COCHRAN VOTES TO “GET IT RIGHT” ON FLOOD INSURANCE REFORMS

Senate Passes Bill to Address Harmful, Unintended Consequences of Biggert-Waters Act

Cochran Audio: http://1.usa.gov/1ebeSES

WASHINGTON, D.C. – U.S. Senator Thad Cochran (R-Miss.) today announced Senate passage a flood insurance bill he helped write, with a 67-32 majority voting with him to protect homeowners and businesses from the threat of exorbitant insurance rates until these reforms are assessed for mapping accuracy and affordability.



The Homeowner Flood Insurance Accountability Act (S.1926) would amend the Biggert-Waters Flood Insurance Reform Act of 2012 to give the Federal Emergency Management Agency (FEMA) time to certify its flood mapping methods and to complete an affordability study mandated by the 2012 law. The House of Representatives is developing similar legislation.

“This legislation provides relief to homeowner and communities in Mississippi and throughout the country without undoing the positive reforms enacted with the Biggert-Waters law. It gives FEMA time to make sure that reforms are implemented in a responsible manner that helps ensure the viability of the federal flood insurance program,” Cochran said.

“It is important that we make certain the government’s engineering practices and procedures are sound, and understand the implications of these rates before we allow them to devalue private property and ruin people’s lives. It will be very challenging to rebuild neighborhoods or restore home equity once lost, so we must get it right,” he said.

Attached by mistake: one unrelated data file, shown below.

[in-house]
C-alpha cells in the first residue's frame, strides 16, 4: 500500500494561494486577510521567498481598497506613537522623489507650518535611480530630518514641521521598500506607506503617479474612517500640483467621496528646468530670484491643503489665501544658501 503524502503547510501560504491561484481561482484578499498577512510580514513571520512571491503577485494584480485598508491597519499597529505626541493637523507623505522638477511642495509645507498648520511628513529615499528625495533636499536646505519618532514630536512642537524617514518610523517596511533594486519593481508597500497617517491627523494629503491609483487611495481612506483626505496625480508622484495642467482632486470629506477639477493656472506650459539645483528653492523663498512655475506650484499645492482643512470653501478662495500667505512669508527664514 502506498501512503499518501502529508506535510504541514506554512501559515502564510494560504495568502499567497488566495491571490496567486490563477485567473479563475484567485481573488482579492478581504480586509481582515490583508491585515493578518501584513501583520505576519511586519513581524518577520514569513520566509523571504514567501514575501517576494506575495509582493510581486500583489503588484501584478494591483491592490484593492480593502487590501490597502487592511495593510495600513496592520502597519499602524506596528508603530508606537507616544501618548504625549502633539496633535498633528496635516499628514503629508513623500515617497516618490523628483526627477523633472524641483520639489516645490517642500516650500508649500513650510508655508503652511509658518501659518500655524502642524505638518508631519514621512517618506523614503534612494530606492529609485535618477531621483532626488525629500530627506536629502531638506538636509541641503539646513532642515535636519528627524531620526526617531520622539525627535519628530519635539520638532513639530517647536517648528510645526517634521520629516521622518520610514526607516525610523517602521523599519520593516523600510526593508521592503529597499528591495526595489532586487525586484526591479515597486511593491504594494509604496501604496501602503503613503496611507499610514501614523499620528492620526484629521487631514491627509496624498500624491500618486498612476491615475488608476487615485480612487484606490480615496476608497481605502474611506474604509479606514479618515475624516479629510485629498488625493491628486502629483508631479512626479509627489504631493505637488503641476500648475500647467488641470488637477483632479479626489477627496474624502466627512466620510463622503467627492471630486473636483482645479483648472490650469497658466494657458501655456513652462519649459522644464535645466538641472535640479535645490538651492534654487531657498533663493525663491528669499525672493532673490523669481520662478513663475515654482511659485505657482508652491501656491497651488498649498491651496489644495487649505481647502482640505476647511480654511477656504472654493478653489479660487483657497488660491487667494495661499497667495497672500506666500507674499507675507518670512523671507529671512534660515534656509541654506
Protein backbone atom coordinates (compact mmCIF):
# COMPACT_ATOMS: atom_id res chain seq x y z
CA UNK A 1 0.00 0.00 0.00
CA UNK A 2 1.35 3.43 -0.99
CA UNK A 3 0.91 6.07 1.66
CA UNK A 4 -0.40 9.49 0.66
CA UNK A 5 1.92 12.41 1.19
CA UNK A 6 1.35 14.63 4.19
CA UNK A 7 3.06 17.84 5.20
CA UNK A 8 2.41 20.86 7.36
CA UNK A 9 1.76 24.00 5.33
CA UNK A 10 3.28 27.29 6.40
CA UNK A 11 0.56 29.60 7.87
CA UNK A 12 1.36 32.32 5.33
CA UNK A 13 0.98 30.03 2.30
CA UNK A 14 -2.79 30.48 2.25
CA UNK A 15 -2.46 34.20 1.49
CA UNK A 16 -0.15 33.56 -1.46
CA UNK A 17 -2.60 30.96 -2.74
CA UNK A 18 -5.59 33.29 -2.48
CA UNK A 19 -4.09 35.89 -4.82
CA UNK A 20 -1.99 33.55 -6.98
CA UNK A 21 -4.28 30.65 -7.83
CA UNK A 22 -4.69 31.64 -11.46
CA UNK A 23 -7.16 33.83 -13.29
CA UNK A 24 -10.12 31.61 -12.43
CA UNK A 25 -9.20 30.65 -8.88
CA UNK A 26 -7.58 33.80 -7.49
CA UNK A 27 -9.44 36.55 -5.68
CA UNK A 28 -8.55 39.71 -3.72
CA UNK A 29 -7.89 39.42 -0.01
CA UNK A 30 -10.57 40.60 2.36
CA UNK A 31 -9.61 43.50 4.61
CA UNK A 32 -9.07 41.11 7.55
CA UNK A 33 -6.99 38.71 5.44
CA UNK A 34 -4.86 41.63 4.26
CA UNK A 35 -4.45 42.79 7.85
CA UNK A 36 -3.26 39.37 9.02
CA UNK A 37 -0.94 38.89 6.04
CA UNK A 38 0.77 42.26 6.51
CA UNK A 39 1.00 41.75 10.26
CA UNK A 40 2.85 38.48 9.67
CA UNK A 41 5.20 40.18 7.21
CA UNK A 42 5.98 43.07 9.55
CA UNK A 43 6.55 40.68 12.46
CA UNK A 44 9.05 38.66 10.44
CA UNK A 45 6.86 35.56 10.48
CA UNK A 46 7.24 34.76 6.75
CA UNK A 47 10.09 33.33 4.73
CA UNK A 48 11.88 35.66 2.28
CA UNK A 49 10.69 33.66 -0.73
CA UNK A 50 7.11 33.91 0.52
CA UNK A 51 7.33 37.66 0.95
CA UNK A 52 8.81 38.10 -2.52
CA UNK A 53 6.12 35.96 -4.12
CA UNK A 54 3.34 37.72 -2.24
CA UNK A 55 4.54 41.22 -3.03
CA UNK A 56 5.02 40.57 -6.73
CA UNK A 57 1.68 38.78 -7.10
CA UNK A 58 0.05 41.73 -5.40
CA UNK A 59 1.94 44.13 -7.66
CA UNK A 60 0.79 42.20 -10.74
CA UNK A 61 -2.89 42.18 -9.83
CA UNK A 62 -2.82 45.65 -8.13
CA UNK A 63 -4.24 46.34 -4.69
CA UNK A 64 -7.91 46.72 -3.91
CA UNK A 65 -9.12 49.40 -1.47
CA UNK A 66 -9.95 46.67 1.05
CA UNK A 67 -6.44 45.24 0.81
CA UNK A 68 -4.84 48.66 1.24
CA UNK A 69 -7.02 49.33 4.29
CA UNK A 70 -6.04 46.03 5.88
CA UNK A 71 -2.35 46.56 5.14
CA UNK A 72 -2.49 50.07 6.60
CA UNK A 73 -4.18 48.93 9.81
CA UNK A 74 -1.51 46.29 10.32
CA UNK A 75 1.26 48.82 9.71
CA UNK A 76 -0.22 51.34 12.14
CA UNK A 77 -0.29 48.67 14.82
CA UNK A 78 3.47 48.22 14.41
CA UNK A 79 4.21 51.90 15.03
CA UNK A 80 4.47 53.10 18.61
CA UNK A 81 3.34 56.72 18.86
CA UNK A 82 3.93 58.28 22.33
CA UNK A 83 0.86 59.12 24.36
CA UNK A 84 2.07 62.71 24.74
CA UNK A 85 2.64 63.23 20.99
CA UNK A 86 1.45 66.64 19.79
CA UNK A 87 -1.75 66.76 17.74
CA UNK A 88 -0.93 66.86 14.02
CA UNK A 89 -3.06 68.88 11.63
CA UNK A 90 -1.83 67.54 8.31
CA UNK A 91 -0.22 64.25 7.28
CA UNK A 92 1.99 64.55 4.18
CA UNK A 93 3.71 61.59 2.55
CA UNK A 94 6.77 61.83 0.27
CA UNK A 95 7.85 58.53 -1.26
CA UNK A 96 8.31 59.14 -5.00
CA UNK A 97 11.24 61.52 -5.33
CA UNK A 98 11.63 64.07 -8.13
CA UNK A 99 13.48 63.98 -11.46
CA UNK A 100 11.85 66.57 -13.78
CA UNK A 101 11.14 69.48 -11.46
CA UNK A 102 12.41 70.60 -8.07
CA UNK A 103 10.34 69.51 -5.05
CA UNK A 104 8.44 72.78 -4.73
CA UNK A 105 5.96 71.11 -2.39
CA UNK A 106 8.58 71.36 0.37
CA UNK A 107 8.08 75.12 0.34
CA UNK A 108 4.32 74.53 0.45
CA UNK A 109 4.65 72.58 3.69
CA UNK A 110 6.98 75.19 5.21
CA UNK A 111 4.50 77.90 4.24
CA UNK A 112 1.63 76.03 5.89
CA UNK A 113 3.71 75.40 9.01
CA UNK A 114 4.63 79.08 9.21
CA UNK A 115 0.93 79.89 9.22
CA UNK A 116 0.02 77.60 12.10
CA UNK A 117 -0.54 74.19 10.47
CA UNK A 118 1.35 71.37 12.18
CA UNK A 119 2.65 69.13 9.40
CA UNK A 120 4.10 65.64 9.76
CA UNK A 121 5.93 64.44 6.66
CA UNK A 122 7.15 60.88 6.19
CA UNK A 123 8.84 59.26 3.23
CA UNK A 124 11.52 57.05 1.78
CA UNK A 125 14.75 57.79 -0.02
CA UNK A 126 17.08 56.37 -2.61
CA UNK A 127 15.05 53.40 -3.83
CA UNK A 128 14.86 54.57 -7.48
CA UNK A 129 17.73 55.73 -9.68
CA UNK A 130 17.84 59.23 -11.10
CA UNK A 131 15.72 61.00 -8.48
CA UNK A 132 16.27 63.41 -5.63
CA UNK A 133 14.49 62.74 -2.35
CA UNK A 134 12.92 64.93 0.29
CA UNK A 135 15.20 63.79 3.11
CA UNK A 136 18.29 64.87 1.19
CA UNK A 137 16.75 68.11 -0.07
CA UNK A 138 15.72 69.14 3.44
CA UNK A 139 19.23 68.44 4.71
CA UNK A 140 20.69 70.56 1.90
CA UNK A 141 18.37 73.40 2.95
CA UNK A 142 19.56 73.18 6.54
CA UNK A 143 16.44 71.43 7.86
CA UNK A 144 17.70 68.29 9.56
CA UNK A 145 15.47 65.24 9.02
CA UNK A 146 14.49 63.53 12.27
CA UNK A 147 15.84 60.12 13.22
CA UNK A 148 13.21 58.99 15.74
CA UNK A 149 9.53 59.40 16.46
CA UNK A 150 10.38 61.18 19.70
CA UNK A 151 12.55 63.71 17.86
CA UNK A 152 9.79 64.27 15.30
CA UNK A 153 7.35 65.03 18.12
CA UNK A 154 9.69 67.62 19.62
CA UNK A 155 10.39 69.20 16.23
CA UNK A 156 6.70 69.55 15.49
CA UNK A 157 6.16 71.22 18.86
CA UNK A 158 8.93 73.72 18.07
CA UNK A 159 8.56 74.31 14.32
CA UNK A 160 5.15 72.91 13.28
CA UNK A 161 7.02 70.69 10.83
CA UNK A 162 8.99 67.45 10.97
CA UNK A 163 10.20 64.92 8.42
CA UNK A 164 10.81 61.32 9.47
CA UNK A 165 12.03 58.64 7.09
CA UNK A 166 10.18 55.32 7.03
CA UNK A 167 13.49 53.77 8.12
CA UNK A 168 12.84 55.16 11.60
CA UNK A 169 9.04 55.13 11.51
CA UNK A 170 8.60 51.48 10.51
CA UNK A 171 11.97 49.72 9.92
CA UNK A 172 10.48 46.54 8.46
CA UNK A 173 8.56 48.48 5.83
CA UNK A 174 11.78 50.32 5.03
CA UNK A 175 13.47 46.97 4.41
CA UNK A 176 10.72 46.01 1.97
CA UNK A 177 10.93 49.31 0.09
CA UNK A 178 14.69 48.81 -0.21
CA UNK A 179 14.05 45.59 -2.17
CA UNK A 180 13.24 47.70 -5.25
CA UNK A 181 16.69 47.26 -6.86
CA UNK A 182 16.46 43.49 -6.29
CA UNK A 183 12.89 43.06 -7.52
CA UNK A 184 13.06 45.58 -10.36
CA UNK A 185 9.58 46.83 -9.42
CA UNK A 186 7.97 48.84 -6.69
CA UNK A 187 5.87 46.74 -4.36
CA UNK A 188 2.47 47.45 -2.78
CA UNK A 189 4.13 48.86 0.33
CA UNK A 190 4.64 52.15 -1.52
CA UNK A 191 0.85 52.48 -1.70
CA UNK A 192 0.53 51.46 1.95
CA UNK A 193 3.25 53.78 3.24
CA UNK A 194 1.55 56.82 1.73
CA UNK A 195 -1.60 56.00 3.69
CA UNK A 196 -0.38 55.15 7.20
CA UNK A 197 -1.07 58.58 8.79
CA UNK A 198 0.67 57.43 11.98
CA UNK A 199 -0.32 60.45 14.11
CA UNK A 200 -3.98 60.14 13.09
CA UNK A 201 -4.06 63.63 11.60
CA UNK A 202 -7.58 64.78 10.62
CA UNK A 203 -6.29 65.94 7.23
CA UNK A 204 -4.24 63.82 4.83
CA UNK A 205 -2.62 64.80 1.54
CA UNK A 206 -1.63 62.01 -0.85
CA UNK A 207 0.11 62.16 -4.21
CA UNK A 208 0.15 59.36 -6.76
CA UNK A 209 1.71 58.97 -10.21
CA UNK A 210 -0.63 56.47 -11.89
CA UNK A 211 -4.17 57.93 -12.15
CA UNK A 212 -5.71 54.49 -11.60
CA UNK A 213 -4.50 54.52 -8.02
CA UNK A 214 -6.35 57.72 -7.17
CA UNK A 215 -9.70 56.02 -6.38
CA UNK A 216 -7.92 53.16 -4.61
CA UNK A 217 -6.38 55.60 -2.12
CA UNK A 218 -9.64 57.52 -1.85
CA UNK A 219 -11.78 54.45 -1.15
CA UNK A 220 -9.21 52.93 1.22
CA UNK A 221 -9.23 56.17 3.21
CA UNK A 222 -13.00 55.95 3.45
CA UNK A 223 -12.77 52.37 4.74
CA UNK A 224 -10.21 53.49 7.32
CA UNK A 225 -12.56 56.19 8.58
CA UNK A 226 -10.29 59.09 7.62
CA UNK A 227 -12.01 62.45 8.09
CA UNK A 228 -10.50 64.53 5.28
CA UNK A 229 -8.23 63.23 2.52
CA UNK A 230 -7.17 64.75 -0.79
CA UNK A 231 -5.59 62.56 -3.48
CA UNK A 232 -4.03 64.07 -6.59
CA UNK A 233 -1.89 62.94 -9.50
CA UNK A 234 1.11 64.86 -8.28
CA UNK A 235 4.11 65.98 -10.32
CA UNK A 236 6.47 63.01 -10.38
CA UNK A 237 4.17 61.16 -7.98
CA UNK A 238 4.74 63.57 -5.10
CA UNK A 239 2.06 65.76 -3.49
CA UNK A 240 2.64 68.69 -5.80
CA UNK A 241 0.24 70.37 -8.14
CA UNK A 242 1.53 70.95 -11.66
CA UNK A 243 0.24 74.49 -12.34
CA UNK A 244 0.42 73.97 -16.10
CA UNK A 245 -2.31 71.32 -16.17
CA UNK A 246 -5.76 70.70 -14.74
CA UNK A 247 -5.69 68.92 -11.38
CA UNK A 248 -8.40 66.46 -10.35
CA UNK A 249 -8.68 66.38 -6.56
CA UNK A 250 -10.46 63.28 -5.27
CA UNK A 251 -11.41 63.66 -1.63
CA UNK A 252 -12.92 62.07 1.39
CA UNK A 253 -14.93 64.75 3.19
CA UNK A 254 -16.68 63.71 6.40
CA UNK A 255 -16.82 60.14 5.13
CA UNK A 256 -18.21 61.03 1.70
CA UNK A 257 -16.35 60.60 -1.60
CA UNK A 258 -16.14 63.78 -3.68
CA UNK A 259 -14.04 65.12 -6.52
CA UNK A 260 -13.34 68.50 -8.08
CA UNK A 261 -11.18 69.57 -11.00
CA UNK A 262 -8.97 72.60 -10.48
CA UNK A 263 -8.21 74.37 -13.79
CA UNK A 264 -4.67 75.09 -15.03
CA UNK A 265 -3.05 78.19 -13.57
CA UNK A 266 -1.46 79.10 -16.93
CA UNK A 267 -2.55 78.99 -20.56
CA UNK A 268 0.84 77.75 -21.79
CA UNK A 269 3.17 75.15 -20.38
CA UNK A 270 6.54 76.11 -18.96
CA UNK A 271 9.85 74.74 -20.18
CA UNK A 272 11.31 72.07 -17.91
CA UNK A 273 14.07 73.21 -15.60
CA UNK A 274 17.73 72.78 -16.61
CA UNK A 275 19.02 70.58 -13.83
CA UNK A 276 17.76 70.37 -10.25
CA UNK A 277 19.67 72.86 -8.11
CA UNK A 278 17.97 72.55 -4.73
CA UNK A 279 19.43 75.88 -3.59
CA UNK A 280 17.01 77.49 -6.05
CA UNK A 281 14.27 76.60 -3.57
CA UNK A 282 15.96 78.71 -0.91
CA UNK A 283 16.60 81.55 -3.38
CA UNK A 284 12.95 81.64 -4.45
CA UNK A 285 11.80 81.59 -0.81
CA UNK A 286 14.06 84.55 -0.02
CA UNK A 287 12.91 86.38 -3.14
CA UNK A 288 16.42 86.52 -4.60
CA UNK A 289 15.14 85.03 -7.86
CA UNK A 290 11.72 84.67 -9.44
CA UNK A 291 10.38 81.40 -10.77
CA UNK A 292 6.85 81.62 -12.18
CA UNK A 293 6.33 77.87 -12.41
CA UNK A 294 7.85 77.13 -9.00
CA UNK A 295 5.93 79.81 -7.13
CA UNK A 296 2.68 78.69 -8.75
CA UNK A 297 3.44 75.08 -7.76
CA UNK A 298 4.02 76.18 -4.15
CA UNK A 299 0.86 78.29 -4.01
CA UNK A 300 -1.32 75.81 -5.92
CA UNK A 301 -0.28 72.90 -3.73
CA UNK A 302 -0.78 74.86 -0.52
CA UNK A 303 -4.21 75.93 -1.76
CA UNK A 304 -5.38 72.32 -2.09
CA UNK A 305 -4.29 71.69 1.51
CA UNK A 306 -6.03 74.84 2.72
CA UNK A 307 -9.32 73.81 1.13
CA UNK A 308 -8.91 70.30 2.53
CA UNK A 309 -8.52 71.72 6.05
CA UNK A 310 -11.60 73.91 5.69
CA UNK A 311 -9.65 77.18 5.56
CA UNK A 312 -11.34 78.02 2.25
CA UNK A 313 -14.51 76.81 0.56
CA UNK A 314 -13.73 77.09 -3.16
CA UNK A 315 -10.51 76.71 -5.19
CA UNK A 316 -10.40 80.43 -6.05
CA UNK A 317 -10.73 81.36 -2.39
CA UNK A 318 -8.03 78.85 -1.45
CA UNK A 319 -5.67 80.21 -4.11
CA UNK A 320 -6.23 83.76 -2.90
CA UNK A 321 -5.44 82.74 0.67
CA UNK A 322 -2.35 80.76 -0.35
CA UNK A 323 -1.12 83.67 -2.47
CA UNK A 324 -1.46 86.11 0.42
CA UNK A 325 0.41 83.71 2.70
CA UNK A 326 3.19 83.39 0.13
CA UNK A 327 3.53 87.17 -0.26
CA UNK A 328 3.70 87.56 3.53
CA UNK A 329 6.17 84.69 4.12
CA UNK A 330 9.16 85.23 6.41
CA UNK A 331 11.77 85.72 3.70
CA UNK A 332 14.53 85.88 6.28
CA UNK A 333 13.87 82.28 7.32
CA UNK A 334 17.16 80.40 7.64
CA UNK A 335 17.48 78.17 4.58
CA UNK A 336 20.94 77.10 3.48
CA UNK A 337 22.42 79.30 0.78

Implementation of the Biggert-Waters Act has exposed serious unintended consequences that are adversely affecting homeowners, businesses and communities in inland and coastal states as new, more costly National Flood Insurance Program (NFIP) premiums are imposed.

Cochran earlier this month met with public officials and business leaders from South Mississippi to learn more about the negative effects that escalating flood insurance premiums are having on their communities. In a floor speech on Monday, Cochran related the experience of a constituent from Ocean Springs whose “grandfathered” insurance rate jumped from an annual $245 to $18,450 shortly after purchasing her home.



“The passage of this bill represents a bipartisan consensus to make modest changes to existing law, while protecting homeowners and steering the National Flood Insurance Program onto a path to fiscal sustainability,” Cochran said.

S.1926 retains current FEMA practices while creating an opportunity for the agency to determine that some Biggert-Waters reforms will actually improve the credibility of the NFIP. The legislation would not affect Biggert-Waters reforms related to expanding participation in the flood insurance program, or the phase-out of subsidized flood insurance premiums for vacation homes and homes that have a history of repeated flooding.

Cochran has been one of the Senate’s leaders on flood disaster policy in recent years, helping to restore the Gulf Coast following Hurricane Katrina, build flood control infrastructure throughout Mississippi that minimized damage from the Mississippi River flood of 2011, and reforming the way FEMA considers that flood control infrastructure when setting insurance premiums.